- HOME PAGE AND TIMELINE
- RESTAURANT REVIEWS
- SPECIALTY MARKETS - CULINARY ARTICLES - INFORMATION
- COMPETITIONS - EVENTS - SHOWS - TRAVEL CUISINE & DESTINATIONS
- APPETIZERS - EVENT PLATTERS
- SALADS - ASPIC - CHAUD FROID - COLLEE
- SOUPS - STEWS
- SANDWICHES - BURGERS - HOT DOGS
- VEGETABLES - THE DAILY BEANS
- ASIAN NOODLES - GOURMET RAMEN - KOMEX CUISINE
- PASTA - EGG NOODLES - PIZZA - CALZONE - STROMBOLI
- BEEF - STEAKS
- SEAFOOD - FRESHWATER FISH
- CHICKEN - GAME HEN - TURKEY
- PORK - HAM
- VEAL - LAMB
- BBQ - CHILI - SOUL FOOD
- WILD GAME - RABBIT - DUCK - GAME BIRDS
- SAUSAGE - OFFALS - LIVER - Pâté
Sunday, April 22, 2012
Mojave Cactus Rose Pasta!
A Native American Mojave Desert food theme entree! Prickly Pear Cactus Pasta, Prickly Pear Fruit, Blue Speckled Maize, Honey, Hibiscus Flower, Mint and Smoked Bacon!
As many of by blog readers know, Native Americans were not just simple hunter gatherers that cooked meat on a stick. They were chefs too! Each tribe has their own preferences of flavor and effect. Everybody knows that the Aztecs and Mayans created great gourmet recipes. Very little attention seems to go to other tribal cooking. Part of this is due to the age old censorship and propaganda of the old european world churches.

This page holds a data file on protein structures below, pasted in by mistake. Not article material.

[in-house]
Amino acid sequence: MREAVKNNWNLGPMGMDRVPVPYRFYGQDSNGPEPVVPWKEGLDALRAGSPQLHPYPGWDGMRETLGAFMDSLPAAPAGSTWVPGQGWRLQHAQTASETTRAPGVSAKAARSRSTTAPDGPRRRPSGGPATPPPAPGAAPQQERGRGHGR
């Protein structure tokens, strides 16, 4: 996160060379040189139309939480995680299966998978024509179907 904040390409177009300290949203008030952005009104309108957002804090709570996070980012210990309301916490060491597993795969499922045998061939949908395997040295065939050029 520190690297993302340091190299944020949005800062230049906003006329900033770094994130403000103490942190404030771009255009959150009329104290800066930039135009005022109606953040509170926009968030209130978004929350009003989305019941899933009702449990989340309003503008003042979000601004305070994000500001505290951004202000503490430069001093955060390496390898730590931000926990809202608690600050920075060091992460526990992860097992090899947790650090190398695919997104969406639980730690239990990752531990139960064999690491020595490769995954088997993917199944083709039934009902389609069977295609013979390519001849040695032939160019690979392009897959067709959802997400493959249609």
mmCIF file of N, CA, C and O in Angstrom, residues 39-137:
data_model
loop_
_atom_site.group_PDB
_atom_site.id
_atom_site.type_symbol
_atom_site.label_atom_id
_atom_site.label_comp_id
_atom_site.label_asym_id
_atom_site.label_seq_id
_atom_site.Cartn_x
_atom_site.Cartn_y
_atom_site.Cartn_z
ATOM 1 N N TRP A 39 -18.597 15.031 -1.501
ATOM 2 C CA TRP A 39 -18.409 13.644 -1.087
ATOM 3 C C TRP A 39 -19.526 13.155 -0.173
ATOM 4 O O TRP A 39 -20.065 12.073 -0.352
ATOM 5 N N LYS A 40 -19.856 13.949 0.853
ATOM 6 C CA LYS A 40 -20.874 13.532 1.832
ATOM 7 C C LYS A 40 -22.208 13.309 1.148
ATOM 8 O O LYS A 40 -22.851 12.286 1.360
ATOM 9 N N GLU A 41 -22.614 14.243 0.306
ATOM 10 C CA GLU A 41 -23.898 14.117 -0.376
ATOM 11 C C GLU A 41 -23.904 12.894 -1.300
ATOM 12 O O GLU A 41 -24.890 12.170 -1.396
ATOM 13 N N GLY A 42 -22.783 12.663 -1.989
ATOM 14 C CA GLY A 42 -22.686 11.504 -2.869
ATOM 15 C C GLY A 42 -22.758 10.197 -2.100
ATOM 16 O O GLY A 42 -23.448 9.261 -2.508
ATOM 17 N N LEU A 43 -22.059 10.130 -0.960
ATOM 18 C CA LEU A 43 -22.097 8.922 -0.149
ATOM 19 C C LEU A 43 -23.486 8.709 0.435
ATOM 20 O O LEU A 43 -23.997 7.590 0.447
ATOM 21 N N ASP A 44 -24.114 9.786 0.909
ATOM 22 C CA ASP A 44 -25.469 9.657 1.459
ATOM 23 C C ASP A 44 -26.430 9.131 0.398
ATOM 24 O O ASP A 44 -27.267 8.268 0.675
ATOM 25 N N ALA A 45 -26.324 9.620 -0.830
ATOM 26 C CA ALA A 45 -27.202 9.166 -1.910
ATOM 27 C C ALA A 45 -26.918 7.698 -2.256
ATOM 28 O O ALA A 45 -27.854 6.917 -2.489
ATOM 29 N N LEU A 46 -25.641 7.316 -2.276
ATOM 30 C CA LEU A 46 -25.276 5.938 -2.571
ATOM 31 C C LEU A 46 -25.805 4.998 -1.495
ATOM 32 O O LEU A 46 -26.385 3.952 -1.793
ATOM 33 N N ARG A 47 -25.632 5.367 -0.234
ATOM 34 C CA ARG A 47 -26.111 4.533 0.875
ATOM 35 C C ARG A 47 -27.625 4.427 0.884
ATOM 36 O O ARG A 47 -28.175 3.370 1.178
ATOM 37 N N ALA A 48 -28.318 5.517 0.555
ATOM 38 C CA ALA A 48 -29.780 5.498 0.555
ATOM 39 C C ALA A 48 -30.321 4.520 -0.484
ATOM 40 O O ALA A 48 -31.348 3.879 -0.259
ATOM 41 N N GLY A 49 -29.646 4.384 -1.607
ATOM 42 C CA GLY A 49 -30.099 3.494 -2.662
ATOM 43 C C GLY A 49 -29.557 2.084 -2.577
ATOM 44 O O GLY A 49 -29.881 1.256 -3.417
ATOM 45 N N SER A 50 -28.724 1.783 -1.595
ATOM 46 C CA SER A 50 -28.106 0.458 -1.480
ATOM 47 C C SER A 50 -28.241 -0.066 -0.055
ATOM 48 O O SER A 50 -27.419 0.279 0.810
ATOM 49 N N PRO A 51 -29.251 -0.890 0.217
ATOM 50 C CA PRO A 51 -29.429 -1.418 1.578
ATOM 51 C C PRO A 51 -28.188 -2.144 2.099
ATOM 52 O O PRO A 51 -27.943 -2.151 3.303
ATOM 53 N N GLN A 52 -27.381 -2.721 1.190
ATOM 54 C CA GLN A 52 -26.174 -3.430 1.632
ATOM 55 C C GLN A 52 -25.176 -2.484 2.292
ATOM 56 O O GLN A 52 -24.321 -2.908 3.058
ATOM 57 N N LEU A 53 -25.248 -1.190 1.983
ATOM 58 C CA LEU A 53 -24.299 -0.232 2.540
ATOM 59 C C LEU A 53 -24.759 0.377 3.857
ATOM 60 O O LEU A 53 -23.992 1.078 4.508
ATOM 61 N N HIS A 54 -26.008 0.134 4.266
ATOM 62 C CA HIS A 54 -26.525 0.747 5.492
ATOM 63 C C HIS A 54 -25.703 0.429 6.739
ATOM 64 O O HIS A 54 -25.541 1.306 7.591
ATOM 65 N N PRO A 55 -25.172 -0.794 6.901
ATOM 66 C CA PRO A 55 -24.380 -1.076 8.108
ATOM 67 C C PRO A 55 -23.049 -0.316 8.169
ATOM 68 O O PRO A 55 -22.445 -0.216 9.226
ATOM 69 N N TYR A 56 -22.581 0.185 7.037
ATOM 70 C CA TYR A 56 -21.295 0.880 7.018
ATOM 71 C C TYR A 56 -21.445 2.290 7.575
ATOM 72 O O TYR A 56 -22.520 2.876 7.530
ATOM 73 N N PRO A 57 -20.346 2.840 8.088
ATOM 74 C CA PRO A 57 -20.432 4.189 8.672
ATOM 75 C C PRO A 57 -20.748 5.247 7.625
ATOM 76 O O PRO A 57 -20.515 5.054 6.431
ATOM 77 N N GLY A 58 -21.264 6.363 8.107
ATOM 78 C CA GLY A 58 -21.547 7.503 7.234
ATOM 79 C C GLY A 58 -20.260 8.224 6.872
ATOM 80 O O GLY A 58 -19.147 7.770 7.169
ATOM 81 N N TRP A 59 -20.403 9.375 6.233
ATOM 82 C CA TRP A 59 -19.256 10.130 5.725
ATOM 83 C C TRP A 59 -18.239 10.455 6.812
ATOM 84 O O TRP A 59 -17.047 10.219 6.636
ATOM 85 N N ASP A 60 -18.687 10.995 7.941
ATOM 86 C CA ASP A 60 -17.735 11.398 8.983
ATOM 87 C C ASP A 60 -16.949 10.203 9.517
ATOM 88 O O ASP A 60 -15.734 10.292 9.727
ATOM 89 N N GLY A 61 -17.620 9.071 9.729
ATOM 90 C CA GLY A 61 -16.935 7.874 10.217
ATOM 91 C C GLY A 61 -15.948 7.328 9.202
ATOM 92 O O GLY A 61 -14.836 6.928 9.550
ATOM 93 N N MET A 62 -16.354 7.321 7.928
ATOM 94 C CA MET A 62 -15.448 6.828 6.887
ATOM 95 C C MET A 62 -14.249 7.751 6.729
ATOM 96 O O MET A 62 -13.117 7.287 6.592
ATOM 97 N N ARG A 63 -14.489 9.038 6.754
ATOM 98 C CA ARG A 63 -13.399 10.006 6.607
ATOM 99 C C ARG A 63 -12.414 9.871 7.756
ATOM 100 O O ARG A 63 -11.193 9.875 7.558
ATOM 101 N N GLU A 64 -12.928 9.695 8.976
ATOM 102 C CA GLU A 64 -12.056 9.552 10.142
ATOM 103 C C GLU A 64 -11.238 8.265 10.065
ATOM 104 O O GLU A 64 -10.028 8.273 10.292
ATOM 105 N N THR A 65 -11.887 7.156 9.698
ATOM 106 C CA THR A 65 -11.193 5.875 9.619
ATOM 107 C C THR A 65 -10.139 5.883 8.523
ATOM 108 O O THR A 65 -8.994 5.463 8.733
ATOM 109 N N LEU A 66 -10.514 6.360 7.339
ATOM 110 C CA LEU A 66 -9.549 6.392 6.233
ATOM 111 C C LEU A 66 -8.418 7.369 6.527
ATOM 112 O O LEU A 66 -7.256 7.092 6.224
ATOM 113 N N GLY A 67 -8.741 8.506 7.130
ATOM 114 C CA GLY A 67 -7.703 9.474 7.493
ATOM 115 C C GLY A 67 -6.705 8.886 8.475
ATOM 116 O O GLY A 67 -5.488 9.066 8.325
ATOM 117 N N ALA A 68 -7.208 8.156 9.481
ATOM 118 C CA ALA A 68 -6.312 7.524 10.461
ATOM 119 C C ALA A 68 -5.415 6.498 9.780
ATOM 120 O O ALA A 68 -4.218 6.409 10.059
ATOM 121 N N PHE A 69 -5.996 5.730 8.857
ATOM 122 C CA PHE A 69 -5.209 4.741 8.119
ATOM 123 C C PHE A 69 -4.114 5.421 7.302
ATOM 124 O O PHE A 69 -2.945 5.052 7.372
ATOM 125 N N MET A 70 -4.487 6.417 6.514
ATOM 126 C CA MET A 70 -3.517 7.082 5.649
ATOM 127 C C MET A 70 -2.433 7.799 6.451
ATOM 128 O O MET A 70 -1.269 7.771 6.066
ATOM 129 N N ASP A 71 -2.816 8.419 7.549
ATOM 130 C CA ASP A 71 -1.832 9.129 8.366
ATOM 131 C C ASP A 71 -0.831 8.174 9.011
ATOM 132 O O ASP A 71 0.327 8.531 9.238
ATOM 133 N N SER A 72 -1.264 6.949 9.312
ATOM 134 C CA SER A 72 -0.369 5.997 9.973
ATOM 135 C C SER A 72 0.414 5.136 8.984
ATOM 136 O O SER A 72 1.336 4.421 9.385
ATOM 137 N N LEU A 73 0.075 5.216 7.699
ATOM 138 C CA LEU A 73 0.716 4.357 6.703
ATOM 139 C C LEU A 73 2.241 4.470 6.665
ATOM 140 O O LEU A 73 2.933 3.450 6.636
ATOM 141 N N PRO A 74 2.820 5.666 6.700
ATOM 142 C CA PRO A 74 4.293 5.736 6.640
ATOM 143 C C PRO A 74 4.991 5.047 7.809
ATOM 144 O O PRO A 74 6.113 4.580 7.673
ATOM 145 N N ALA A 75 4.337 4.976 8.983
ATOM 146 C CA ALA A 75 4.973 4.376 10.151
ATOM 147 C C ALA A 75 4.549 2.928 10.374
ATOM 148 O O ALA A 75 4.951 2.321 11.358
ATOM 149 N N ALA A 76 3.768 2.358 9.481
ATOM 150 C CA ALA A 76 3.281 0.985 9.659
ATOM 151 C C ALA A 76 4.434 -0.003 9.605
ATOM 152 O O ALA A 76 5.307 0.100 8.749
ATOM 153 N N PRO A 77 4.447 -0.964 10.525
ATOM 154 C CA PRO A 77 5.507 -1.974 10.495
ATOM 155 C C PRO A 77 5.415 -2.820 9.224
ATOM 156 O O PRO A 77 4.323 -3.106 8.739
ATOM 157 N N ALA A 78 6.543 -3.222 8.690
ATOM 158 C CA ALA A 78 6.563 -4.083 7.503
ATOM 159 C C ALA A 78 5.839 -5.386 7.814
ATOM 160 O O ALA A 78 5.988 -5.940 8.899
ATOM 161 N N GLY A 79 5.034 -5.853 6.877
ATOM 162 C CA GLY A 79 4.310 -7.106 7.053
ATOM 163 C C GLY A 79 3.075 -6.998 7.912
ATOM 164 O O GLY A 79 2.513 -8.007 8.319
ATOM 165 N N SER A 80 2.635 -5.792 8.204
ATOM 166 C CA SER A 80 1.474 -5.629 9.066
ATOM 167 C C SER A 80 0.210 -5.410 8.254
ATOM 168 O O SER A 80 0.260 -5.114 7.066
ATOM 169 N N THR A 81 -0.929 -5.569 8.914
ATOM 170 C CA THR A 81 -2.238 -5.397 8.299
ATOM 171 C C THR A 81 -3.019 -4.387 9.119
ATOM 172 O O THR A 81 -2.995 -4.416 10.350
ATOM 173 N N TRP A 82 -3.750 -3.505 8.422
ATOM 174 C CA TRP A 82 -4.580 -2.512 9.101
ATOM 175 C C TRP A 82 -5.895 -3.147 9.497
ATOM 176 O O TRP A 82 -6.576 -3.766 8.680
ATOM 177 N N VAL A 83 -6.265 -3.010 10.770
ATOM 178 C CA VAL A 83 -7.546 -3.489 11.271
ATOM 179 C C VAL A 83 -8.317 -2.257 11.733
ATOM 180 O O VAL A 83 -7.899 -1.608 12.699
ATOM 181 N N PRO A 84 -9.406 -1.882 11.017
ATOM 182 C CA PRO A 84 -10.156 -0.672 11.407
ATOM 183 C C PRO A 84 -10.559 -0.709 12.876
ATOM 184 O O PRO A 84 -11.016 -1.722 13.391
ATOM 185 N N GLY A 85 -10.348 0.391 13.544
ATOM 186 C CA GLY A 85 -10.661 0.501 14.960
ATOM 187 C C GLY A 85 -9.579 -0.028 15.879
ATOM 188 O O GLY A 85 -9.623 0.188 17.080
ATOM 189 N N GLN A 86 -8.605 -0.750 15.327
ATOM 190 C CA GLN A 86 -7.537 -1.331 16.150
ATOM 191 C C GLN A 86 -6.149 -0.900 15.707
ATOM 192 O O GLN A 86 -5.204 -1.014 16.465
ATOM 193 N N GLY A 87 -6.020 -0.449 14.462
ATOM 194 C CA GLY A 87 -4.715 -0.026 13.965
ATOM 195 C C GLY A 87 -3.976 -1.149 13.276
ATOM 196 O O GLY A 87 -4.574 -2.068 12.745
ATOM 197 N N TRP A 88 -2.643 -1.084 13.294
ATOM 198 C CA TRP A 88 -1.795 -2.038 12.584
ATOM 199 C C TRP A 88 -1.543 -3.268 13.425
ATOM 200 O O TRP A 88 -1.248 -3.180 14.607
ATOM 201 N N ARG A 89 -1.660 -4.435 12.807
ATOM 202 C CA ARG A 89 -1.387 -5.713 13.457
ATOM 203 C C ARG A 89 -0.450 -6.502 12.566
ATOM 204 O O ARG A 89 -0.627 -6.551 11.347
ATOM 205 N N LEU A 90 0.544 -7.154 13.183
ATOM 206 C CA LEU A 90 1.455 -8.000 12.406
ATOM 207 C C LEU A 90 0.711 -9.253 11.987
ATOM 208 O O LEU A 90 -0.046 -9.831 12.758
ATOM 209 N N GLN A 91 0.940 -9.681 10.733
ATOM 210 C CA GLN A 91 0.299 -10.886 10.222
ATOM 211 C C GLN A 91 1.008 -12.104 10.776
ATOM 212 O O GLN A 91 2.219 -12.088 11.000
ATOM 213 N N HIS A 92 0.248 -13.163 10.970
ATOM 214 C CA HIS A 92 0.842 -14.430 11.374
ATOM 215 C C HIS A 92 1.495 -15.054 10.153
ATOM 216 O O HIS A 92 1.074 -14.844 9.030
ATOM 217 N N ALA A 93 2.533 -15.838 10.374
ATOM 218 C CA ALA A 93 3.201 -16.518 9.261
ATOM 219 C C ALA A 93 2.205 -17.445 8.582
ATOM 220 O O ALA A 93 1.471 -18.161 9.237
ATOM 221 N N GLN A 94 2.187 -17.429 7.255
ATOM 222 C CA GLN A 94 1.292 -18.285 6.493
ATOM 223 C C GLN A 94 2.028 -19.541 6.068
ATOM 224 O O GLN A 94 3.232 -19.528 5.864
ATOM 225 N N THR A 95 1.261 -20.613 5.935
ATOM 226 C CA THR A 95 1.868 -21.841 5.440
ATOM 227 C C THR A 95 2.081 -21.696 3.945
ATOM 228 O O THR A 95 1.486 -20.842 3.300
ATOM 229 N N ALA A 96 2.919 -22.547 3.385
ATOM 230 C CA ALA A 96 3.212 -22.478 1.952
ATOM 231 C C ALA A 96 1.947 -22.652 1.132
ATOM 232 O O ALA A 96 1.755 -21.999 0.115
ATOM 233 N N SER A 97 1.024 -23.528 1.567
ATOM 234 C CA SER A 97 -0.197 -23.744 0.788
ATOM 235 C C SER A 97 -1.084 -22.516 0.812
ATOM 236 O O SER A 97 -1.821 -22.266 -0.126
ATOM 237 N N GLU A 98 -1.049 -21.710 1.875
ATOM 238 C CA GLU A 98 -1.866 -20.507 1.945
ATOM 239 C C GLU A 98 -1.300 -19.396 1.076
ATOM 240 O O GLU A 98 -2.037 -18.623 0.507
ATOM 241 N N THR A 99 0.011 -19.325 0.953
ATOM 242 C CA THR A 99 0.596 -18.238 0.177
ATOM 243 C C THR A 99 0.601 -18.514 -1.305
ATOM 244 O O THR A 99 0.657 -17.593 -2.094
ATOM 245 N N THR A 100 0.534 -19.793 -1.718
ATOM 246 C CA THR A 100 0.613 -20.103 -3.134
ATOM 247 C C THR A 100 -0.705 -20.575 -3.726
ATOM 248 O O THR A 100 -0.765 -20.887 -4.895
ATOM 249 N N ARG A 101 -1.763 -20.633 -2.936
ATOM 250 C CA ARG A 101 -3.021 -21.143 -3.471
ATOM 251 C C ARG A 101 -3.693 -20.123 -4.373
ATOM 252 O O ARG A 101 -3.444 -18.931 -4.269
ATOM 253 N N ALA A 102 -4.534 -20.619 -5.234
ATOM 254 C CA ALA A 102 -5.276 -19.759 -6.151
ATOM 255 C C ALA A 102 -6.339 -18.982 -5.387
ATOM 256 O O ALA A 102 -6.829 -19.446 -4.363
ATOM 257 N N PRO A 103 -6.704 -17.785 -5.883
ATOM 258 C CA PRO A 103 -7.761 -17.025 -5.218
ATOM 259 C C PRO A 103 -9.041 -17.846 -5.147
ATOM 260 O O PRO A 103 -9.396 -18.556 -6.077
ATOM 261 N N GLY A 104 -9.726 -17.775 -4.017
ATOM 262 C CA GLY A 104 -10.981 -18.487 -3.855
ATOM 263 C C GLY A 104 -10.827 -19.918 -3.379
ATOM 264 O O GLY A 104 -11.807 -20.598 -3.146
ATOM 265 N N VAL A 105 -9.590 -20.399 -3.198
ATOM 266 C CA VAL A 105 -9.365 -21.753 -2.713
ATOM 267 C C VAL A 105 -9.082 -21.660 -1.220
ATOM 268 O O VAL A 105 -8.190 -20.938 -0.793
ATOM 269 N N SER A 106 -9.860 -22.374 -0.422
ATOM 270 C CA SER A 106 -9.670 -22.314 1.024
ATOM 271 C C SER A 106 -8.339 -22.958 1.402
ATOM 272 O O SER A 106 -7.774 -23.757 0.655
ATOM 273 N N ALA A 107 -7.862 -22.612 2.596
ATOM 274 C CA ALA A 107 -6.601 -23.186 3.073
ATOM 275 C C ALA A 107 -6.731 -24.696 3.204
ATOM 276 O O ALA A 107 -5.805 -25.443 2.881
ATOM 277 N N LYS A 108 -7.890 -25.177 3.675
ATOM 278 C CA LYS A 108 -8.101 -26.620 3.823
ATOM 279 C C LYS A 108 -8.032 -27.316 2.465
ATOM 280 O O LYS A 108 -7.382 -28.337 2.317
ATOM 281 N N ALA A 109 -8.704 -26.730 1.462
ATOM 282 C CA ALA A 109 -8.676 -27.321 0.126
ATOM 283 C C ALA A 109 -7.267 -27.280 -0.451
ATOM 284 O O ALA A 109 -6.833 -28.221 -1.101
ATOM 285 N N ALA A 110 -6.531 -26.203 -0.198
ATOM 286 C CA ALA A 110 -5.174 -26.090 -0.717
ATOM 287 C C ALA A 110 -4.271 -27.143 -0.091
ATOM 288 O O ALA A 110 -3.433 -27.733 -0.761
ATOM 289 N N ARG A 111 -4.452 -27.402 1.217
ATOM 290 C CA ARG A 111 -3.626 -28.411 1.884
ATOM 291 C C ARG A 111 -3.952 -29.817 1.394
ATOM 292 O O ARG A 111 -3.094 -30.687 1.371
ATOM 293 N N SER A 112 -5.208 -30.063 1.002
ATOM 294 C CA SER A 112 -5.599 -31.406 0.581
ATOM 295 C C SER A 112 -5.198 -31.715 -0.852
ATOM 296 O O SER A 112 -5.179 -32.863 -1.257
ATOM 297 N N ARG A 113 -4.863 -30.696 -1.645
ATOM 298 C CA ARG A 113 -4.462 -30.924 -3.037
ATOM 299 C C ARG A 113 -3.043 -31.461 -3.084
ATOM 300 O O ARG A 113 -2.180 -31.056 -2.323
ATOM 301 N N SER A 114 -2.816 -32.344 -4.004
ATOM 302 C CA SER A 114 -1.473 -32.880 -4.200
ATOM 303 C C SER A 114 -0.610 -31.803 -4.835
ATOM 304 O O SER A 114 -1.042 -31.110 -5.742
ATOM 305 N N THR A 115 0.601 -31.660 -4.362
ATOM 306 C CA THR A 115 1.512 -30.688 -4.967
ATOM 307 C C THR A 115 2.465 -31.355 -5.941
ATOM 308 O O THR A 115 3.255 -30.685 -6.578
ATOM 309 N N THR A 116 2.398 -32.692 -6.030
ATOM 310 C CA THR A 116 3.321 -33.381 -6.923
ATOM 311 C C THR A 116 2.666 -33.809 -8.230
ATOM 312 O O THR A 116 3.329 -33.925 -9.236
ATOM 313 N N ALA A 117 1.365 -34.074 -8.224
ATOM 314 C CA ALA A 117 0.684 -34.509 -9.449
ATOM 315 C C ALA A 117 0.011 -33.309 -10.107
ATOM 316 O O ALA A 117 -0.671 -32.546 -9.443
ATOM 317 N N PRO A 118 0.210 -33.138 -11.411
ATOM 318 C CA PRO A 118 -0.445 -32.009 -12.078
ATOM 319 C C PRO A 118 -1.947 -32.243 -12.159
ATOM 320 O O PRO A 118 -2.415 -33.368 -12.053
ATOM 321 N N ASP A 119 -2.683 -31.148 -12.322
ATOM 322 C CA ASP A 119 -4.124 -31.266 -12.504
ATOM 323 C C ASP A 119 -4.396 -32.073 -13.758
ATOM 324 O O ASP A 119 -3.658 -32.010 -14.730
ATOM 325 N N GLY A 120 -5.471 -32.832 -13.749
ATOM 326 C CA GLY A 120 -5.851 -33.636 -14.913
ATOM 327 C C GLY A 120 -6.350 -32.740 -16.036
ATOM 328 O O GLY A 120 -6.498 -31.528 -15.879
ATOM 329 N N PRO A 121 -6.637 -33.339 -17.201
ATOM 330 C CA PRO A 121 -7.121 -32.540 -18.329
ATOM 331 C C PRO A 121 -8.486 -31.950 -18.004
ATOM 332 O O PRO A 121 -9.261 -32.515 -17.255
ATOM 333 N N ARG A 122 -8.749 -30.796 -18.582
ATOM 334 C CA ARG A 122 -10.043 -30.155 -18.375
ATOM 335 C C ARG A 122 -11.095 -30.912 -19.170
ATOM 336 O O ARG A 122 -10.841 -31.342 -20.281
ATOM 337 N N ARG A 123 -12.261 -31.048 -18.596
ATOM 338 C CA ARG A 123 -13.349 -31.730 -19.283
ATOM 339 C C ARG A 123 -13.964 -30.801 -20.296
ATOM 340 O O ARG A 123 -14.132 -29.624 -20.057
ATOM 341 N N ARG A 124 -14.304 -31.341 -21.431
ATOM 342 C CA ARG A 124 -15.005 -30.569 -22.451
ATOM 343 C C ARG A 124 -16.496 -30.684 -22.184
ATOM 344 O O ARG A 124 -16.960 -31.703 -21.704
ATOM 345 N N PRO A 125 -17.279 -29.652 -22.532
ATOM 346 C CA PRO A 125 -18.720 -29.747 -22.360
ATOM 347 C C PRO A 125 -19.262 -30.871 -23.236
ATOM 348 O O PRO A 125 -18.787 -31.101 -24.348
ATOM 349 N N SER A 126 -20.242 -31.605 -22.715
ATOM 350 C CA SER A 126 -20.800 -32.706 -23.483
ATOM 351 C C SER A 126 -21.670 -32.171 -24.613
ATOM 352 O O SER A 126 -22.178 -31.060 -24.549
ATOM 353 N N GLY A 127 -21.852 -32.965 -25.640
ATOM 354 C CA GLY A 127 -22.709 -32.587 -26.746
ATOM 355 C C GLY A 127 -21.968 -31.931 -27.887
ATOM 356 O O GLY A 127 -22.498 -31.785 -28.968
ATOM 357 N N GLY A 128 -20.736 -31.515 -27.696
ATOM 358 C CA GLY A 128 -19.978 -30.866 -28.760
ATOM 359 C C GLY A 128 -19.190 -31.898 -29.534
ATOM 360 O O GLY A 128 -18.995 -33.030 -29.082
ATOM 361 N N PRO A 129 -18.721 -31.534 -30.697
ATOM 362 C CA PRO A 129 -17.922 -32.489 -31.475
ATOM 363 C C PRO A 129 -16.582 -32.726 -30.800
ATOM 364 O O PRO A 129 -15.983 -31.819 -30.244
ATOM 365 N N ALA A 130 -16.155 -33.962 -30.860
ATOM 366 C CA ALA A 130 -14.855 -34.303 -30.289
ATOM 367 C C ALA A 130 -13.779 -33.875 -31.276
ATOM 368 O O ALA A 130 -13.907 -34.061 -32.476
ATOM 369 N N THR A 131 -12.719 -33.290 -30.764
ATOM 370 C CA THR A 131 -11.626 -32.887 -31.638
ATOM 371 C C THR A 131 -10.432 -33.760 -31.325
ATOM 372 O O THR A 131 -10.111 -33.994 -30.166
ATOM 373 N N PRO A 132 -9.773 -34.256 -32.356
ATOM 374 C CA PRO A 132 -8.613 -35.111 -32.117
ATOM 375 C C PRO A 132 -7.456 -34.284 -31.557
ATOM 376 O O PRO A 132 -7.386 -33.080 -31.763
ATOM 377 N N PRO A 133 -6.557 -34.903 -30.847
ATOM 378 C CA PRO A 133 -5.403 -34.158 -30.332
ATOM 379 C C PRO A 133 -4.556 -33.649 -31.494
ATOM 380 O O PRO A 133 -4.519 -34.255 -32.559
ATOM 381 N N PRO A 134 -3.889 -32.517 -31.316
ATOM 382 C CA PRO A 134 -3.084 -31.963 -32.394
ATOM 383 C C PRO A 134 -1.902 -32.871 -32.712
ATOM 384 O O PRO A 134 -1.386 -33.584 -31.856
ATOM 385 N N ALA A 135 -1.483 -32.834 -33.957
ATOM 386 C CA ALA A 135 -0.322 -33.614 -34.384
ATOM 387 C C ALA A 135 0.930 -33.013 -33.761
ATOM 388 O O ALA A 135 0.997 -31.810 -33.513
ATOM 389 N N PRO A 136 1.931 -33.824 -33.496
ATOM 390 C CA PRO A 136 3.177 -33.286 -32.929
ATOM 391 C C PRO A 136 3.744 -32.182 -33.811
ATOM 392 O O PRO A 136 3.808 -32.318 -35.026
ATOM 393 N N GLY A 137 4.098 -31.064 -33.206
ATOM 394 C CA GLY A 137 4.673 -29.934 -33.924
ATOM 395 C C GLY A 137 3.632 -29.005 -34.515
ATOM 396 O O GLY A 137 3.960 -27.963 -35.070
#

The Hopi Tribe obviously was into eating good food and they were not simply storing food for times of draught. The local Las Vegas Moapa Paiute Tribe occupied the old Anasazi Moapa Valley and they farmed that region for many moons. The Mojave Tribe had their unique style of food that based on what was available in harsh desert living conditions.
Native Americans have a system of barter and trade. Bear lard from the northern tribes was a trade commodity. Dried food and medicinal plants are part of common trade. Tobacco, white sage and many other plants were traded from temperate areas to tribes in harsher climates. Mayans traded cocoa with Aztecs. Incan runners delivered more than just messages. Trade was not always easy, because of tribal feuds and the hijacking of goods in the old days. Even in the modern world, the negative side of trade still goes on in the corrupt monetary system.
The Native American way of life is much more complex than what western settlers give it credit for. So is the food! Modern chefs dabble with old traditional Native American food, like it is the most exotic of exotic foods. To Native Americans, what modern chefs call exotic was really just common everyday food!